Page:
You don’t necessarily have to show your 365 project to the world. You can also do it just for yourself. It’s totally up to you! It all depends on what you want to achieve in the end. If you just want to get better at photography and find out what subjects truly fascinate you, than you might not even need to show it to the world. However, if you want to go full 365 and show the world what you have to offer, then there is no way around uploading it every day. This will bring you many many new contacts from all around the planet, possibly requests from magazines and websites and maybe even your very own fanbase. Just to show you where showing your shots to the world might take you, I’ll briefly describe what happened to me. On January 1st I signed up for Flickr. Before this day I haven’t shown anyone online one single photo of me. After my 365 Day Project I’ve gained more than 3000 amazing contacts on Flickr that truly kept me going, won 10 awards and ended up on 6 shortlists, got request from art dealers and galeries, got featured in magazines and blogs and over a million people saw what I captured during this time. I am deeply grateful how much my perseverance and daily efforts paid off in the end. It truly changed my life, and I’m convinced that with passion, effort and perseverance it will also take you to places you’ve never been before! Show the world how great you are, because believe me, the world wants to know!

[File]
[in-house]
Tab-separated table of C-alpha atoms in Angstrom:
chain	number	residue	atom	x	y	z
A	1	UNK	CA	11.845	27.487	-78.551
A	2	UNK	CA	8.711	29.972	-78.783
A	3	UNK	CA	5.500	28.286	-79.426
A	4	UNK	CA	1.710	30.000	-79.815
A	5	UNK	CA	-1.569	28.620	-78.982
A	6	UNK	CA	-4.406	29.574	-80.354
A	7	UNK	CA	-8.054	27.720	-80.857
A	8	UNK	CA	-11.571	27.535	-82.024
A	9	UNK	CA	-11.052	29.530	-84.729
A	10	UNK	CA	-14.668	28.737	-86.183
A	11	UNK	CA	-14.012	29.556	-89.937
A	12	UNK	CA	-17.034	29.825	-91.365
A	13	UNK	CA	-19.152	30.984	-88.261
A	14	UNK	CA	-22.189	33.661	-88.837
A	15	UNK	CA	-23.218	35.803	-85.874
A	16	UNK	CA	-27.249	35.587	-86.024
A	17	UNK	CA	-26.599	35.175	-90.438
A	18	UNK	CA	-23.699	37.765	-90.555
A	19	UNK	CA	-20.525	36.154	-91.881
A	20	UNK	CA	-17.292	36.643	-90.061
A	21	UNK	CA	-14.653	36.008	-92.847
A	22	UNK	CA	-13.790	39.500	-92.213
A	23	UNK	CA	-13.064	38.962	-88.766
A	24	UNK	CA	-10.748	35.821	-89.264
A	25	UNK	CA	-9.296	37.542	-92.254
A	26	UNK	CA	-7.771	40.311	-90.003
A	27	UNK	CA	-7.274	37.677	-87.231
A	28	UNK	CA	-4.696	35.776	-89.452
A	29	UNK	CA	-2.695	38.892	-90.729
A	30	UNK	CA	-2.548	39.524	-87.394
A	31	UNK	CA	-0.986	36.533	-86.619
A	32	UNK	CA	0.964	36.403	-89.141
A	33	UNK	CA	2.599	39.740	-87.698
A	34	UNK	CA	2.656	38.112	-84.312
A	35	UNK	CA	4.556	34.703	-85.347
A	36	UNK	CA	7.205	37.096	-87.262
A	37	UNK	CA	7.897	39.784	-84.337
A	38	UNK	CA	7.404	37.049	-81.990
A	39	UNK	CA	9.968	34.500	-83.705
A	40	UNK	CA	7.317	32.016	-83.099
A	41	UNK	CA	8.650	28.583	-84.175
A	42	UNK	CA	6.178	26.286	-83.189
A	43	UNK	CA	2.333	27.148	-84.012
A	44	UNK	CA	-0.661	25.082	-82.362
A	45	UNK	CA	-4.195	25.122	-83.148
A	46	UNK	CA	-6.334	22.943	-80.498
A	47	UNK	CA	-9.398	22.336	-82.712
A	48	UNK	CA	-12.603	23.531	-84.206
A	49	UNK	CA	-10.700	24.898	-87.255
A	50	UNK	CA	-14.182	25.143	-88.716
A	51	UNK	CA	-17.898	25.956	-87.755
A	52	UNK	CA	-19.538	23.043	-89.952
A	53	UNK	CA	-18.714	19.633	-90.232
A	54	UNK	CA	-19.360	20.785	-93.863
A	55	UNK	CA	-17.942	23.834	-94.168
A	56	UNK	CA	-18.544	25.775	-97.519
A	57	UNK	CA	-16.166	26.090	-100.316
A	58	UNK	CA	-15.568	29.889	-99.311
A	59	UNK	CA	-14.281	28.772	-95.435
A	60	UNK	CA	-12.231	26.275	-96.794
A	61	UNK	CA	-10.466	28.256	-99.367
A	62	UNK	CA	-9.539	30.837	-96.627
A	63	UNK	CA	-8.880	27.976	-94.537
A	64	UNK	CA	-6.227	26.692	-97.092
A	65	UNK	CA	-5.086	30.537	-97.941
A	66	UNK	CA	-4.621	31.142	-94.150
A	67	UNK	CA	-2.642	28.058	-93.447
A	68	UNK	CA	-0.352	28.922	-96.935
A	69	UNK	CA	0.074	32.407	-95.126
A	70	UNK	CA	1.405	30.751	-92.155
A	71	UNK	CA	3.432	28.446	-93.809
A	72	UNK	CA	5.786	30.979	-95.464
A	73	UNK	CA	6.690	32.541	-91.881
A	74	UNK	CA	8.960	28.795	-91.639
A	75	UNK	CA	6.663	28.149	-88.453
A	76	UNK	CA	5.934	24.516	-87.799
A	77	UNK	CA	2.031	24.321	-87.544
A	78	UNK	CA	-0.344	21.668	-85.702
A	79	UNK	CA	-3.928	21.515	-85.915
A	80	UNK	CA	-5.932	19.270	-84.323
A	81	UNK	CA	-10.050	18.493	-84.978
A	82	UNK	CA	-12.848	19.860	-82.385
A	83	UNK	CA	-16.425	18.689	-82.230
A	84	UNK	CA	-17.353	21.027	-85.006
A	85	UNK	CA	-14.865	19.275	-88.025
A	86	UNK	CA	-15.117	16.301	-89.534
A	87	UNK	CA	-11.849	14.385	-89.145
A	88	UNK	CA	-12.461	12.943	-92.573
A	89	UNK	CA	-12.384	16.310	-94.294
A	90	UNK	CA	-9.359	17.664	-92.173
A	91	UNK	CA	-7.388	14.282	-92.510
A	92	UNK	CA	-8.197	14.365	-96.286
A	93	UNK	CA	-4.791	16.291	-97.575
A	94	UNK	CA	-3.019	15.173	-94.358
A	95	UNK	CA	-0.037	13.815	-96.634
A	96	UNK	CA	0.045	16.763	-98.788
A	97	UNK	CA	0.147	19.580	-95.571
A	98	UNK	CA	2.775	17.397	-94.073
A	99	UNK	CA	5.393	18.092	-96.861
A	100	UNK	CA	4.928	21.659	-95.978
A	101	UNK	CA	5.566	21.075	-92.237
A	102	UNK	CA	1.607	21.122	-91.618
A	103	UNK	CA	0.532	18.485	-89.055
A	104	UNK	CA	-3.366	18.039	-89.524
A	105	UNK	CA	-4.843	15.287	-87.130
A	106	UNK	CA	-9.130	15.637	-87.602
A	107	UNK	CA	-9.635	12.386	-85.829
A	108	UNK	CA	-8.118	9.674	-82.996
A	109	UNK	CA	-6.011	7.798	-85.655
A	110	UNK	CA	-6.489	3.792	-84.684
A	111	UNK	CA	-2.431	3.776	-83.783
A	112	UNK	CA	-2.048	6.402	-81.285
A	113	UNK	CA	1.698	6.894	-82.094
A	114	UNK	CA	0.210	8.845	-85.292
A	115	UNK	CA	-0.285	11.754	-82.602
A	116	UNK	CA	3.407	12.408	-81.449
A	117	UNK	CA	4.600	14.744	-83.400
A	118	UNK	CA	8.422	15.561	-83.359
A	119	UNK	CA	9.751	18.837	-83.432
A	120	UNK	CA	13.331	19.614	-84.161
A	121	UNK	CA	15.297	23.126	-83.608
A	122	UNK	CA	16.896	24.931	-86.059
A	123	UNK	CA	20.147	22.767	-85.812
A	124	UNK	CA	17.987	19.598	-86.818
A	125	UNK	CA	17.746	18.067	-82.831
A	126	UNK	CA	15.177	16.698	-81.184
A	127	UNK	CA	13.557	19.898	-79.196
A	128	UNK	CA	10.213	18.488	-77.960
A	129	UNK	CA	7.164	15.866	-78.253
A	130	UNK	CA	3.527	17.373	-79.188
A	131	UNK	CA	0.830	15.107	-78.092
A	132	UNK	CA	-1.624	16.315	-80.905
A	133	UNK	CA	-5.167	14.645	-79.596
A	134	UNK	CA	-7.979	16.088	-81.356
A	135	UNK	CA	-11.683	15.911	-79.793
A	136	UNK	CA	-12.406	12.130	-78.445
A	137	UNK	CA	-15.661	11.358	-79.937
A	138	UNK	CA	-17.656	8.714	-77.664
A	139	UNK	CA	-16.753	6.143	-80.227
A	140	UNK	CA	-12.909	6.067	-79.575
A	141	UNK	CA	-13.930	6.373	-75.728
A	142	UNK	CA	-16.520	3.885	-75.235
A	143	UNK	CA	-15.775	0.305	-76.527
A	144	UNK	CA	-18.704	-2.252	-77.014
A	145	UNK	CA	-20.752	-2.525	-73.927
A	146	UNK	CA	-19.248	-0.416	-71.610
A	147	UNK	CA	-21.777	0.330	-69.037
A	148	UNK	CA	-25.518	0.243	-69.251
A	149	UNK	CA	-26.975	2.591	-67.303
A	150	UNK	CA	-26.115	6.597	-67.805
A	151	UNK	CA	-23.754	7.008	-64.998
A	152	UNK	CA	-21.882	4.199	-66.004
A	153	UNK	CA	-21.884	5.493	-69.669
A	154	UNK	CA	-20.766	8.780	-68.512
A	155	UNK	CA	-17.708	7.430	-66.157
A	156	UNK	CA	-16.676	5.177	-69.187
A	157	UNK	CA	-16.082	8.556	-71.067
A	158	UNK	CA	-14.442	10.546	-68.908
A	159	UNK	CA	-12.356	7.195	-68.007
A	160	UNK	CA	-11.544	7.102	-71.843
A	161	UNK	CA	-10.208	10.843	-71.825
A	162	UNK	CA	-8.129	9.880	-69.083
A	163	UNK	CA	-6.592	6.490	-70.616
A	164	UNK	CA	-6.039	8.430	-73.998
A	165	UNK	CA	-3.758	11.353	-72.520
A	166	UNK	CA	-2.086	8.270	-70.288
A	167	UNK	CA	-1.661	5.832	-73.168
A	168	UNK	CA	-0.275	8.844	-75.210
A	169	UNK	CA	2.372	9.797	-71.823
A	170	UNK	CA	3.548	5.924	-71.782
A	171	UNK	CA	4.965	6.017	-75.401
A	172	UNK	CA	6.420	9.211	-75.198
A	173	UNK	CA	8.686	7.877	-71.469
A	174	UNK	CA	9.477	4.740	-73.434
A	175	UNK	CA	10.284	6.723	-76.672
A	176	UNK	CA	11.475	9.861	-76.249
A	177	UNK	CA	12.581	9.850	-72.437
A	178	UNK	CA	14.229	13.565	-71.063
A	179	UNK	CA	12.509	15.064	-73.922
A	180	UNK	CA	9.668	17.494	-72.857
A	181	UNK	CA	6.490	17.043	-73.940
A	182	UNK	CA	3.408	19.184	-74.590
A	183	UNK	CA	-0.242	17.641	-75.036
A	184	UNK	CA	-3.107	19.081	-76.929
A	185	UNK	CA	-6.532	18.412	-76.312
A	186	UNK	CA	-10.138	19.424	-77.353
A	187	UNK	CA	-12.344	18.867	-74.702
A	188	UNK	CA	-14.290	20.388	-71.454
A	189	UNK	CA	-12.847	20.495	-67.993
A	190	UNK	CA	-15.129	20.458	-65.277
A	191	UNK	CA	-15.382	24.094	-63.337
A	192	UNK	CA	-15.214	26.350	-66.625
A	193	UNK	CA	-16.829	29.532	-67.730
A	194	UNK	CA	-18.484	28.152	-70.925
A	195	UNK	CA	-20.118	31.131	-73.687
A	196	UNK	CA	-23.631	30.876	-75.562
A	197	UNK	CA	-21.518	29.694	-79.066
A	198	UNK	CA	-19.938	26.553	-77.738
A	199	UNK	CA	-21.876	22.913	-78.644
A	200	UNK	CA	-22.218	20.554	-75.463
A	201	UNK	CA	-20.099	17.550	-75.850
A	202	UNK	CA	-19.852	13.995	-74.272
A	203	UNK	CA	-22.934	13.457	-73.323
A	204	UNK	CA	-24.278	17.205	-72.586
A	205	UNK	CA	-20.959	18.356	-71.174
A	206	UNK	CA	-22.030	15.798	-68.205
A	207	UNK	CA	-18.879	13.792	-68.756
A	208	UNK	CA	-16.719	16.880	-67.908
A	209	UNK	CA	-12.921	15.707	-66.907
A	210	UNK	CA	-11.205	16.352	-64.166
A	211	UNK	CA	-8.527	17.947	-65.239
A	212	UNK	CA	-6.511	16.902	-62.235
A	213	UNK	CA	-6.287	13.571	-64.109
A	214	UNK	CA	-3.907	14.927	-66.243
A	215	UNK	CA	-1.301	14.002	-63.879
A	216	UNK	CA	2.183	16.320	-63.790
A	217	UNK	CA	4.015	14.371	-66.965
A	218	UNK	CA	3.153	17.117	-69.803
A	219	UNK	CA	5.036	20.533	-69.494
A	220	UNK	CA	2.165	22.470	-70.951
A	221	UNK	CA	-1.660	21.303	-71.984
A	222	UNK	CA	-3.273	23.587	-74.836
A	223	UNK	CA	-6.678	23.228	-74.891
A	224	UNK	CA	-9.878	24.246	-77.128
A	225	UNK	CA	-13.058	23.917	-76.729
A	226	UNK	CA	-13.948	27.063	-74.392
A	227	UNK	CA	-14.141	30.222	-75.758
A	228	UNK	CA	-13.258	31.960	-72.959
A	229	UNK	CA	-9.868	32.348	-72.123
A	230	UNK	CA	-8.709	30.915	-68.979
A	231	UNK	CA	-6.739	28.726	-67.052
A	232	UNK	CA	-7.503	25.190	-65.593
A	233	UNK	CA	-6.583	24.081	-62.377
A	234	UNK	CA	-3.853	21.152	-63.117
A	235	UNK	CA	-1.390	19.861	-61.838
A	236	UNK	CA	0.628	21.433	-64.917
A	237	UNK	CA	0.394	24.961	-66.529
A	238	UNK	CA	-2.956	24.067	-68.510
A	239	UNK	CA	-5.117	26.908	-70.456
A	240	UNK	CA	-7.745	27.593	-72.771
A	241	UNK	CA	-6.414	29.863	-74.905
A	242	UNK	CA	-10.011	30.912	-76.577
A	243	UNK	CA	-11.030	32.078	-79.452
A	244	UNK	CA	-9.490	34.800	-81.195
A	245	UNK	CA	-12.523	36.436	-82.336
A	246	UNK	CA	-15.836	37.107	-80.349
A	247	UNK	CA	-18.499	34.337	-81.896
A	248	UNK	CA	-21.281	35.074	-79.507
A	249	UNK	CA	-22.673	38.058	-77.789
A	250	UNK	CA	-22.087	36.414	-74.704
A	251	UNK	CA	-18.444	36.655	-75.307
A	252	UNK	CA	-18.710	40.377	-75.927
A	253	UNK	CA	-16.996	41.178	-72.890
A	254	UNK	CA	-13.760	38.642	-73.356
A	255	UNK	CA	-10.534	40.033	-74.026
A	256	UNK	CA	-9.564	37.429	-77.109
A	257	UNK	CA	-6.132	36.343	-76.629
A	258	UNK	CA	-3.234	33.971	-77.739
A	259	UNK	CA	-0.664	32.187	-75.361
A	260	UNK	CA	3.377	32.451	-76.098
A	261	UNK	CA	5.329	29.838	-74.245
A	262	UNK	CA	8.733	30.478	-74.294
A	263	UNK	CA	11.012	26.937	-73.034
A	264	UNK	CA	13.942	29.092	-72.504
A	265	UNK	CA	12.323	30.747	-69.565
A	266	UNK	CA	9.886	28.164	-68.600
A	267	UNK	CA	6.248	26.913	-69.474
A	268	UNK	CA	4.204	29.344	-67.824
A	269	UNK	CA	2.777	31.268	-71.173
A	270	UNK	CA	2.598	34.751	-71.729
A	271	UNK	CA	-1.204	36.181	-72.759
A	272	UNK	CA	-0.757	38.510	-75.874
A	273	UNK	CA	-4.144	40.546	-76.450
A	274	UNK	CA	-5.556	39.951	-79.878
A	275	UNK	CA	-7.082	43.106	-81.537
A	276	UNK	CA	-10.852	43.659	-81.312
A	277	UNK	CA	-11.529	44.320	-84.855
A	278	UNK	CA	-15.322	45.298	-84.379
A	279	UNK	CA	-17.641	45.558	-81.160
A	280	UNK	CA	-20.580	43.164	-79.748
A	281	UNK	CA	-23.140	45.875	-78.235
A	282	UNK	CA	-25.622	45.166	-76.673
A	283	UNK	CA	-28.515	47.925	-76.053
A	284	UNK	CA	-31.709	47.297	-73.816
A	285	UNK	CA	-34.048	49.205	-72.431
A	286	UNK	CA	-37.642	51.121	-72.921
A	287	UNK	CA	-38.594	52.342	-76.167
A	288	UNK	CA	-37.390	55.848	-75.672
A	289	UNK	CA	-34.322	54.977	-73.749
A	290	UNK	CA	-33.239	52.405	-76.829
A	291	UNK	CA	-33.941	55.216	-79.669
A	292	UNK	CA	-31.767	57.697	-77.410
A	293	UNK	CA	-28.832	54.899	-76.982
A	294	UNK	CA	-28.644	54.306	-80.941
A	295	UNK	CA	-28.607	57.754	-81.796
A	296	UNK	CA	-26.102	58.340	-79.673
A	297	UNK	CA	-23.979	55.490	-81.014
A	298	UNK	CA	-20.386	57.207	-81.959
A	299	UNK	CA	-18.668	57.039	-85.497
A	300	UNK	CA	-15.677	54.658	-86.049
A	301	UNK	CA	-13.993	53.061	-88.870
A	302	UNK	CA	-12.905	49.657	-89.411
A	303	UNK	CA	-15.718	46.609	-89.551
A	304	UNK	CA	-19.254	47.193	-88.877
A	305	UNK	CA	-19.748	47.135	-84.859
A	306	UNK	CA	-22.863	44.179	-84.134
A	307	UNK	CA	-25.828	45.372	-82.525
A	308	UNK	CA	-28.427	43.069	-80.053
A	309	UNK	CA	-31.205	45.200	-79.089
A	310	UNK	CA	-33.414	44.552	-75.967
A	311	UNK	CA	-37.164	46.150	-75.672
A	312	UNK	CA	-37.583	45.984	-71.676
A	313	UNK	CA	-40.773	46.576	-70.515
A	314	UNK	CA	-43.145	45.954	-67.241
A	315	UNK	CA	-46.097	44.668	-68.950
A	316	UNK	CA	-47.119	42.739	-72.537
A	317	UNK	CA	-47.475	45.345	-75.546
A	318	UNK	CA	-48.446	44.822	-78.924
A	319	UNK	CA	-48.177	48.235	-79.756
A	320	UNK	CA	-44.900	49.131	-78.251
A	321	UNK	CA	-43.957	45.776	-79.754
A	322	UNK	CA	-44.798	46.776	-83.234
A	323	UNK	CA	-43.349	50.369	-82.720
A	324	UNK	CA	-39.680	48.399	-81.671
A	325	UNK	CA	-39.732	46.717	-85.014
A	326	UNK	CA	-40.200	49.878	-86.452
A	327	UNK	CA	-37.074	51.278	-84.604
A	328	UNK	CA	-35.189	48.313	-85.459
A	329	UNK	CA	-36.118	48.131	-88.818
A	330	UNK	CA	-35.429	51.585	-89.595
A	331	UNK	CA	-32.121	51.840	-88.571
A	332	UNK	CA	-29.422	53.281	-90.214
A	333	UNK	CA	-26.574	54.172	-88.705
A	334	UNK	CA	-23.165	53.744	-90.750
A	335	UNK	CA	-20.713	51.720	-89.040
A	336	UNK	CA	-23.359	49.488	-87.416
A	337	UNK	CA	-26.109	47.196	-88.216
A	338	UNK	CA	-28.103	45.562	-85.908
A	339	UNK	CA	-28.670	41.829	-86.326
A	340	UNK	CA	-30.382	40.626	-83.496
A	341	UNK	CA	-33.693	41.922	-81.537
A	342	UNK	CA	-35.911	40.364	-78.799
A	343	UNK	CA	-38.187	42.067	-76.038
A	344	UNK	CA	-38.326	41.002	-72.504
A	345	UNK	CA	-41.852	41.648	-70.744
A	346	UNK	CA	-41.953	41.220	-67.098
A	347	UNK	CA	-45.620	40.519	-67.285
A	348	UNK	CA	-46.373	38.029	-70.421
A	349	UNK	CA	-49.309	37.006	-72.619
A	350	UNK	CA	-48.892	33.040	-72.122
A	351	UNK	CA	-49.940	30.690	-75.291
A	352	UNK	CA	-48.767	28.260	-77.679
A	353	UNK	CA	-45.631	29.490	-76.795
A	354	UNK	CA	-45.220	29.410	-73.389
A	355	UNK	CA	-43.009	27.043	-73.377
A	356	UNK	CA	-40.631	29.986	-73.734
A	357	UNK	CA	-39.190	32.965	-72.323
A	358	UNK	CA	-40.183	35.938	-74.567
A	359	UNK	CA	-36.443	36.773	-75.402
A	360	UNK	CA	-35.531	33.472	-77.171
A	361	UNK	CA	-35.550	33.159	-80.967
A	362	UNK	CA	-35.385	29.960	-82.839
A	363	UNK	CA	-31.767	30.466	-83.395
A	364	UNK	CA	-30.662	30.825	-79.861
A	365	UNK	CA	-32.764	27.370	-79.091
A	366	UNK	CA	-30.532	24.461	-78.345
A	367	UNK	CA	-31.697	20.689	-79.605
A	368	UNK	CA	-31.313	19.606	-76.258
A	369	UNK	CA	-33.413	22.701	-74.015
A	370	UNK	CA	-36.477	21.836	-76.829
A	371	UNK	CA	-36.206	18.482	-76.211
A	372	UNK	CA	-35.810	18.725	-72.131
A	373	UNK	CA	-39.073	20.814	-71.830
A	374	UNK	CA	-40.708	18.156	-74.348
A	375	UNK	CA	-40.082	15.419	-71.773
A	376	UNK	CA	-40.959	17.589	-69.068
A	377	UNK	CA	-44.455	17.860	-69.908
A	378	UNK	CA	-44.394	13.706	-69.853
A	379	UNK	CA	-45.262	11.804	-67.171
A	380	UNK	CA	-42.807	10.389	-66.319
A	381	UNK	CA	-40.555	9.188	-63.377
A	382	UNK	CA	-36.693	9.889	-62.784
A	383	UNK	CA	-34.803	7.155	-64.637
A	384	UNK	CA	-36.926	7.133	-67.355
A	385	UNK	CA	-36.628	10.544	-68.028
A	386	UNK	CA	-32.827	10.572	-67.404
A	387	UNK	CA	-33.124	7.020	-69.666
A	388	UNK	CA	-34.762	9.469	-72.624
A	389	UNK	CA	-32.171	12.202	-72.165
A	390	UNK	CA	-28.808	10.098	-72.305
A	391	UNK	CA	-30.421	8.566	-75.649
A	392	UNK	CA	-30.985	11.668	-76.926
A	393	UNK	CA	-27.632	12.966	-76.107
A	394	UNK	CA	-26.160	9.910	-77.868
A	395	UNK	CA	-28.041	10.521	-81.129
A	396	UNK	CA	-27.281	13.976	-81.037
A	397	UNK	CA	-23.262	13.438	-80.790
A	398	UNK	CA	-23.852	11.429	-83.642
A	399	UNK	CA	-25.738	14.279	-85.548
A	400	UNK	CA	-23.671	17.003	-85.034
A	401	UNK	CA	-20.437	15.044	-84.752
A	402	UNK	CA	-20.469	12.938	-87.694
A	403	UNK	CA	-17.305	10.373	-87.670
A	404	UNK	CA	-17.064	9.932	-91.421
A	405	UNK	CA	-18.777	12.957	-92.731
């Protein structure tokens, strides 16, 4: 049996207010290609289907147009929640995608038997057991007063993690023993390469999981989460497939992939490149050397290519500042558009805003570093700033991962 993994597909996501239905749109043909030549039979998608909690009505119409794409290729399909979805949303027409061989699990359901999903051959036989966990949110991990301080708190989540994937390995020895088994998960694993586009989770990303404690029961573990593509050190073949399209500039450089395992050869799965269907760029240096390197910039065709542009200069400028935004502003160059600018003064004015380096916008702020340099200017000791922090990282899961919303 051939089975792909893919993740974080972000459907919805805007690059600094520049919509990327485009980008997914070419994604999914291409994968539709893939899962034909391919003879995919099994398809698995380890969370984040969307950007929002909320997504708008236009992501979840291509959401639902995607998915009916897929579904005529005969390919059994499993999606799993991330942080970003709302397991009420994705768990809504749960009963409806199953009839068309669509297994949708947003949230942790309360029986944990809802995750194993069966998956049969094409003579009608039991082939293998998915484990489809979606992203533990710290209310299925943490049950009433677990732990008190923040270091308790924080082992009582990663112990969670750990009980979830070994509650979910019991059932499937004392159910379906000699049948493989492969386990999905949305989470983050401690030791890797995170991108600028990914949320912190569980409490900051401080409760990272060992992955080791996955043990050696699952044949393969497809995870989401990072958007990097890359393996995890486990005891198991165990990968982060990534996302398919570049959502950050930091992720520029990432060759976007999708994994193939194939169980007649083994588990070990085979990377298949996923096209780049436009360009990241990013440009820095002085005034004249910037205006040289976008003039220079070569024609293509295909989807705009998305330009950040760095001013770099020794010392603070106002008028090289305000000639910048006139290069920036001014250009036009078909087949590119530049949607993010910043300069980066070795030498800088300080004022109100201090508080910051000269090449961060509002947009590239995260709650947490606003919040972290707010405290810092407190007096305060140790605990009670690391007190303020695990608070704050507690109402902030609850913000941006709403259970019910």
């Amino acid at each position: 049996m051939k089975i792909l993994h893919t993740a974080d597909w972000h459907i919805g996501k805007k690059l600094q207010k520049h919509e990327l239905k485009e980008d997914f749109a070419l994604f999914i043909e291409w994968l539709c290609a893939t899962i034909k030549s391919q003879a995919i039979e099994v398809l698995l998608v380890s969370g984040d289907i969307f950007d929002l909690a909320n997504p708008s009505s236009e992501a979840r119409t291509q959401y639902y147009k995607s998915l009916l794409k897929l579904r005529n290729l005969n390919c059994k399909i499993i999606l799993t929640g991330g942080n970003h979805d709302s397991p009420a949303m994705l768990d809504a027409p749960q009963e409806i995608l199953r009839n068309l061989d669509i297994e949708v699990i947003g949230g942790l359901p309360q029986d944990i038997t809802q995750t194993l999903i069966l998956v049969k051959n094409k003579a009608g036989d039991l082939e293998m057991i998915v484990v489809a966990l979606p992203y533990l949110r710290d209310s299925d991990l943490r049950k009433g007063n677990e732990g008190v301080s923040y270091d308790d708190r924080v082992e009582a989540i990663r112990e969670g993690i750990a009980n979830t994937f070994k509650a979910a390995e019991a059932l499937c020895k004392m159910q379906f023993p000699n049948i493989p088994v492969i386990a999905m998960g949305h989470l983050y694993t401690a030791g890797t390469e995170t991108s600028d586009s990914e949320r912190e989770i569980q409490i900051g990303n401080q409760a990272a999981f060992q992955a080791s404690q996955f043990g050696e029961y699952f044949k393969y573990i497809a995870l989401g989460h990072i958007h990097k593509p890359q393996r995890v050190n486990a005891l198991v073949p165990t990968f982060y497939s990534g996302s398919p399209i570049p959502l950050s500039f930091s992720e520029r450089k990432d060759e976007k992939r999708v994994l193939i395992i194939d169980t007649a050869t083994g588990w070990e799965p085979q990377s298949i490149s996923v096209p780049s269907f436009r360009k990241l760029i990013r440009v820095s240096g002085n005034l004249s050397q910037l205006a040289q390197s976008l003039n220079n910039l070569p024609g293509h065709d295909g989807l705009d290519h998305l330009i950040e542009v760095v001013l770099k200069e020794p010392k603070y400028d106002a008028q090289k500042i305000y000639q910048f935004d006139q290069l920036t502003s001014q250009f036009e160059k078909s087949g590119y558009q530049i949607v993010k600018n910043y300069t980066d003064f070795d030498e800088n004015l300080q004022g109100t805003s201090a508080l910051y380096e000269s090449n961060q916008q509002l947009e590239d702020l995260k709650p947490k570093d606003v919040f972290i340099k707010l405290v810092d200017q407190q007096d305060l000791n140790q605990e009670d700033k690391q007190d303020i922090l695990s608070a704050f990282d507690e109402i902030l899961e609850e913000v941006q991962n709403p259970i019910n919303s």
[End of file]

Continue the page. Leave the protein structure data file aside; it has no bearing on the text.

Part III of the Ultimate 365 Guide will show you simple and effective ways to keep your motivation high even on bad days, why having no photos to show for after a two hour walk is as valuable as the shot of all shots and how to find the inspiration you truly need. Ready for Part III? Just subscribe to our newsletter or our social media channels and you won’t miss it!
PS: In case you are already doing your 365 project or about to start one, why don’t you join the NEOPRIME: 365 Flickr Group to upload your daily shots and get in touch with other 365ers.
TO BE CONTINUED…
This is a 4 part series, head over to Part III.
About The Author
Marius Vieth is a street photographer from Amsterdam. Together with his partner Martin Dietrich he runs the International Fine Arts Label NEOPRIME, a limited editions gallery aimed at lovers of art. You can follow Marius on twitter, flickr, Facebook, instagram, and tumblr. This article was originally published on NEOPRIME and shared with permission.
P.S. In case you are already doing your 365 project or about to start one, why don’t you join the NEOPRIME: 365 Flickr Group to upload your daily shots and get in touch with other 365ers